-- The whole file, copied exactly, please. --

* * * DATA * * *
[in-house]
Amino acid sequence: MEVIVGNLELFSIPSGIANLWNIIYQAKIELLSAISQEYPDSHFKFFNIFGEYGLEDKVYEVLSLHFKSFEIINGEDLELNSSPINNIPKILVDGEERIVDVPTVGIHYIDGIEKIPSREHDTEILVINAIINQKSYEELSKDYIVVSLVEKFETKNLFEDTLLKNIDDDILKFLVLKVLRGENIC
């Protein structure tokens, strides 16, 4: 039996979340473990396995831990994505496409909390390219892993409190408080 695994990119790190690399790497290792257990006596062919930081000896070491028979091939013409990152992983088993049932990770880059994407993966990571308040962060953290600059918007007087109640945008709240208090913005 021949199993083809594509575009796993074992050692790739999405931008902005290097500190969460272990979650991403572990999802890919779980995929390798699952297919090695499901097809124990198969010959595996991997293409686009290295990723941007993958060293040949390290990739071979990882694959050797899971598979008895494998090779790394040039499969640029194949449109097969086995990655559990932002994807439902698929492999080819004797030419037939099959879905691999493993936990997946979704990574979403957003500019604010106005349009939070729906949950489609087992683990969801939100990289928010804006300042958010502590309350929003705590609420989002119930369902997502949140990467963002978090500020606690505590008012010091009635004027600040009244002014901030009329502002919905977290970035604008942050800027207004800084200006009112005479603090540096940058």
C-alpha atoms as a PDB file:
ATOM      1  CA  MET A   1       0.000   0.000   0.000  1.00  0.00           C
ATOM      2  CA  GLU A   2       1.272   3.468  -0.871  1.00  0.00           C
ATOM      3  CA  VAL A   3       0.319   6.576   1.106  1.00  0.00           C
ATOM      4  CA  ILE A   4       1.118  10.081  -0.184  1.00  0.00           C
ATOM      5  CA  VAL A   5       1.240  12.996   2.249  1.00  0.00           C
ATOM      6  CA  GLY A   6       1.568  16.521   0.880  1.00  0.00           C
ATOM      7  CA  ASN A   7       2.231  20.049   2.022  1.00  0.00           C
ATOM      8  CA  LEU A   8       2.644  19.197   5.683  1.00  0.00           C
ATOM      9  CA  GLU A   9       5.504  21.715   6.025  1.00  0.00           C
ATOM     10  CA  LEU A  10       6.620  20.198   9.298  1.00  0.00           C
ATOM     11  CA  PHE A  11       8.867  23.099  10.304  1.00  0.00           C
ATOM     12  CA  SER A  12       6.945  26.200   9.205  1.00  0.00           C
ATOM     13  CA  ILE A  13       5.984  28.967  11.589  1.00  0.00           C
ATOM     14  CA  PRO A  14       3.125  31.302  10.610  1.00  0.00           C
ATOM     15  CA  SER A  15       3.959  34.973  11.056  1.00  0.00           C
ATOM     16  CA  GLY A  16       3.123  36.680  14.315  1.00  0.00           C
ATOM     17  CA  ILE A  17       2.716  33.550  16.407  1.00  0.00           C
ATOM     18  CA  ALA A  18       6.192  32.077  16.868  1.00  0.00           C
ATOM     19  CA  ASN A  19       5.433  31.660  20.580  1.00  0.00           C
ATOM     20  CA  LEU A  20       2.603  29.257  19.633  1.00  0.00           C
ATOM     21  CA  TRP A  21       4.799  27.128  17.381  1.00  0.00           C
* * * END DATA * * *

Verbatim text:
[in-house]
Amino acid sequence: MEVIVGNLELFSIPSGIANLWNIIYQAKIELLSAISQEYPDSHFKFFNIFGEYGLEDKVYEVLSLHFKSFEIINGEDLELNSSPINNIPKILVDGEERIVDVPTVGIHYIDGIEKIPSREHDTEILVINAIINQKSYEELSKDYIVVSLVEKFETKNLFEDTLLKNIDDDILKFLVLKVLRGENIC
């Protein structure tokens, strides 16, 4: 039996979340473990396995831990994505496409909390390219892993409190408080 695994990119790190690399790497290792257990006596062919930081000896070491028979091939013409990152992983088993049932990770880059994407993966990571308040962060953290600059918007007087109640945008709240208090913005 021949199993083809594509575009796993074992050692790739999405931008902005290097500190969460272990979650991403572990999802890919779980995929390798699952297919090695499901097809124990198969010959595996991997293409686009290295990723941007993958060293040949390290990739071979990882694959050797899971598979008895494998090779790394040039499969640029194949449109097969086995990655559990932002994807439902698929492999080819004797030419037939099959879905691999493993936990997946979704990574979403957003500019604010106005349009939070729906949950489609087992683990969801939100990289928010804006300042958010502590309350929003705590609420989002119930369902997502949140990467963002978090500020606690505590008012010091009635004027600040009244002014901030009329502002919905977290970035604008942050800027207004800084200006009112005479603090540096940058």
C-alpha atoms as a PDB file:
ATOM      1  CA  MET A   1       0.000   0.000   0.000  1.00  0.00           C
ATOM      2  CA  GLU A   2       1.272   3.468  -0.871  1.00  0.00           C
ATOM      3  CA  VAL A   3       0.319   6.576   1.106  1.00  0.00           C
ATOM      4  CA  ILE A   4       1.118  10.081  -0.184  1.00  0.00           C
ATOM      5  CA  VAL A   5       1.240  12.996   2.249  1.00  0.00           C
ATOM      6  CA  GLY A   6       1.568  16.521   0.880  1.00  0.00           C
ATOM      7  CA  ASN A   7       2.231  20.049   2.022  1.00  0.00           C
ATOM      8  CA  LEU A   8       2.644  19.197   5.683  1.00  0.00           C
ATOM      9  CA  GLU A   9       5.504  21.715   6.025  1.00  0.00           C
ATOM     10  CA  LEU A  10       6.620  20.198   9.298  1.00  0.00           C
ATOM     11  CA  PHE A  11       8.867  23.099  10.304  1.00  0.00           C
ATOM     12  CA  SER A  12       6.945  26.200   9.205  1.00  0.00           C
ATOM     13  CA  ILE A  13       5.984  28.967  11.589  1.00  0.00           C
ATOM     14  CA  PRO A  14       3.125  31.302  10.610  1.00  0.00           C
ATOM     15  CA  SER A  15       3.959  34.973  11.056  1.00  0.00           C
ATOM     16  CA  GLY A  16       3.123  36.680  14.315  1.00  0.00           C
ATOM     17  CA  ILE A  17       2.716  33.550  16.407  1.00  0.00           C
ATOM     18  CA  ALA A  18       6.192  32.077  16.868  1.00  0.00           C
ATOM     19  CA  ASN A  19       5.433  31.660  20.580  1.00  0.00           C
ATOM     20  CA  LEU A  20       2.603  29.257  19.633  1.00  0.00           C
ATOM     21  CA  TRP A  21       4.799  27.128  17.381  1.00  0.00           C